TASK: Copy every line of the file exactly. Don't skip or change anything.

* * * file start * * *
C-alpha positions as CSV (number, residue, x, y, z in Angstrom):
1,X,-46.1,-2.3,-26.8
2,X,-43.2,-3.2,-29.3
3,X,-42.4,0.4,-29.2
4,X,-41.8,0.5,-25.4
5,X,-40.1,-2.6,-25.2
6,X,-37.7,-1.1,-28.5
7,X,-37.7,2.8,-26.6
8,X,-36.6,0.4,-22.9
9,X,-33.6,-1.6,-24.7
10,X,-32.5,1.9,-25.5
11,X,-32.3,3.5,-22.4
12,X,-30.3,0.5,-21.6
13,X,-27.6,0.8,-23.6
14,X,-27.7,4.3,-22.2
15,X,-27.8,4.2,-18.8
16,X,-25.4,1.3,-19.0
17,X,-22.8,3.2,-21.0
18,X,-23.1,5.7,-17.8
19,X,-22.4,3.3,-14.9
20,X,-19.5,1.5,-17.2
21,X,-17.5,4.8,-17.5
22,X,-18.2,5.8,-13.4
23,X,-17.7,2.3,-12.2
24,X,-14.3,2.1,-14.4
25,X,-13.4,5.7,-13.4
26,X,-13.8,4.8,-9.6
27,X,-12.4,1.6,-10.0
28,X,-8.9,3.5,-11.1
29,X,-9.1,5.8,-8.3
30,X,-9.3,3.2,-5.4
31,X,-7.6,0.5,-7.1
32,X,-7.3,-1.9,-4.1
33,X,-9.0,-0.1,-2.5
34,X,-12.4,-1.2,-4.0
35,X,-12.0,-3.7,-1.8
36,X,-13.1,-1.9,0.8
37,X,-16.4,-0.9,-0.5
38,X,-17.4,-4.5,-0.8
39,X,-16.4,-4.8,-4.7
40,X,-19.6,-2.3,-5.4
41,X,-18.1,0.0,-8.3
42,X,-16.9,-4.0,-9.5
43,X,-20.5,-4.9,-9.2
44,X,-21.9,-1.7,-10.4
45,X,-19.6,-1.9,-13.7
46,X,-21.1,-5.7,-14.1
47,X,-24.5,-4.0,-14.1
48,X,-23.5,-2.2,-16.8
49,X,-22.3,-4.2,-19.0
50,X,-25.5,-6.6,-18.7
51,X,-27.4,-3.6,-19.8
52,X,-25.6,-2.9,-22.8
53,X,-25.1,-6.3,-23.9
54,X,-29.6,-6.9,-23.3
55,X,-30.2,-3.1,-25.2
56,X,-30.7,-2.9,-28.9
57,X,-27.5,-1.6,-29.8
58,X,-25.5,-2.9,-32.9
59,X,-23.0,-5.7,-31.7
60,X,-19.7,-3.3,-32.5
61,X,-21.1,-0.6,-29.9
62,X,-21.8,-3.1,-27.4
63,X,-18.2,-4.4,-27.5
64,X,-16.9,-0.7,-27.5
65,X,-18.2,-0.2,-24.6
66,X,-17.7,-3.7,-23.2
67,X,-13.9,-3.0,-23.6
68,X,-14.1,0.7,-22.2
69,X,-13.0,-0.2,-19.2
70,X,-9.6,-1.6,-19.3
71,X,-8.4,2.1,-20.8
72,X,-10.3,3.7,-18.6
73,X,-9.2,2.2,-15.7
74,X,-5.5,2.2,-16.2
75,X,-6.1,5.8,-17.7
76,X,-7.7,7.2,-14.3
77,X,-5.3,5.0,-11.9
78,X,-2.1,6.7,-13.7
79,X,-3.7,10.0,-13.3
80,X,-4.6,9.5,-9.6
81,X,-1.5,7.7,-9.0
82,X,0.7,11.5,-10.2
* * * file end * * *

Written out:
C-alpha positions as CSV (number, residue, x, y, z in Angstrom):
1,X,-46.1,-2.3,-26.8
2,X,-43.2,-3.2,-29.3
3,X,-42.4,0.4,-29.2
4,X,-41.8,0.5,-25.4
5,X,-40.1,-2.6,-25.2
6,X,-37.7,-1.1,-28.5
7,X,-37.7,2.8,-26.6
8,X,-36.6,0.4,-22.9
9,X,-33.6,-1.6,-24.7
10,X,-32.5,1.9,-25.5
11,X,-32.3,3.5,-22.4
12,X,-30.3,0.5,-21.6
13,X,-27.6,0.8,-23.6
14,X,-27.7,4.3,-22.2
15,X,-27.8,4.2,-18.8
16,X,-25.4,1.3,-19.0
17,X,-22.8,3.2,-21.0
18,X,-23.1,5.7,-17.8
19,X,-22.4,3.3,-14.9
20,X,-19.5,1.5,-17.2
21,X,-17.5,4.8,-17.5
22,X,-18.2,5.8,-13.4
23,X,-17.7,2.3,-12.2
24,X,-14.3,2.1,-14.4
25,X,-13.4,5.7,-13.4
26,X,-13.8,4.8,-9.6
27,X,-12.4,1.6,-10.0
28,X,-8.9,3.5,-11.1
29,X,-9.1,5.8,-8.3
30,X,-9.3,3.2,-5.4
31,X,-7.6,0.5,-7.1
32,X,-7.3,-1.9,-4.1
33,X,-9.0,-0.1,-2.5
34,X,-12.4,-1.2,-4.0
35,X,-12.0,-3.7,-1.8
36,X,-13.1,-1.9,0.8
37,X,-16.4,-0.9,-0.5
38,X,-17.4,-4.5,-0.8
39,X,-16.4,-4.8,-4.7
40,X,-19.6,-2.3,-5.4
41,X,-18.1,0.0,-8.3
42,X,-16.9,-4.0,-9.5
43,X,-20.5,-4.9,-9.2
44,X,-21.9,-1.7,-10.4
45,X,-19.6,-1.9,-13.7
46,X,-21.1,-5.7,-14.1
47,X,-24.5,-4.0,-14.1
48,X,-23.5,-2.2,-16.8
49,X,-22.3,-4.2,-19.0
50,X,-25.5,-6.6,-18.7
51,X,-27.4,-3.6,-19.8
52,X,-25.6,-2.9,-22.8
53,X,-25.1,-6.3,-23.9
54,X,-29.6,-6.9,-23.3
55,X,-30.2,-3.1,-25.2
56,X,-30.7,-2.9,-28.9
57,X,-27.5,-1.6,-29.8
58,X,-25.5,-2.9,-32.9
59,X,-23.0,-5.7,-31.7
60,X,-19.7,-3.3,-32.5
61,X,-21.1,-0.6,-29.9
62,X,-21.8,-3.1,-27.4
63,X,-18.2,-4.4,-27.5
64,X,-16.9,-0.7,-27.5
65,X,-18.2,-0.2,-24.6
66,X,-17.7,-3.7,-23.2
67,X,-13.9,-3.0,-23.6
68,X,-14.1,0.7,-22.2
69,X,-13.0,-0.2,-19.2
70,X,-9.6,-1.6,-19.3
71,X,-8.4,2.1,-20.8
72,X,-10.3,3.7,-18.6
73,X,-9.2,2.2,-15.7
74,X,-5.5,2.2,-16.2
75,X,-6.1,5.8,-17.7
76,X,-7.7,7.2,-14.3
77,X,-5.3,5.0,-11.9
78,X,-2.1,6.7,-13.7
79,X,-3.7,10.0,-13.3
80,X,-4.6,9.5,-9.6
81,X,-1.5,7.7,-9.0
82,X,0.7,11.5,-10.2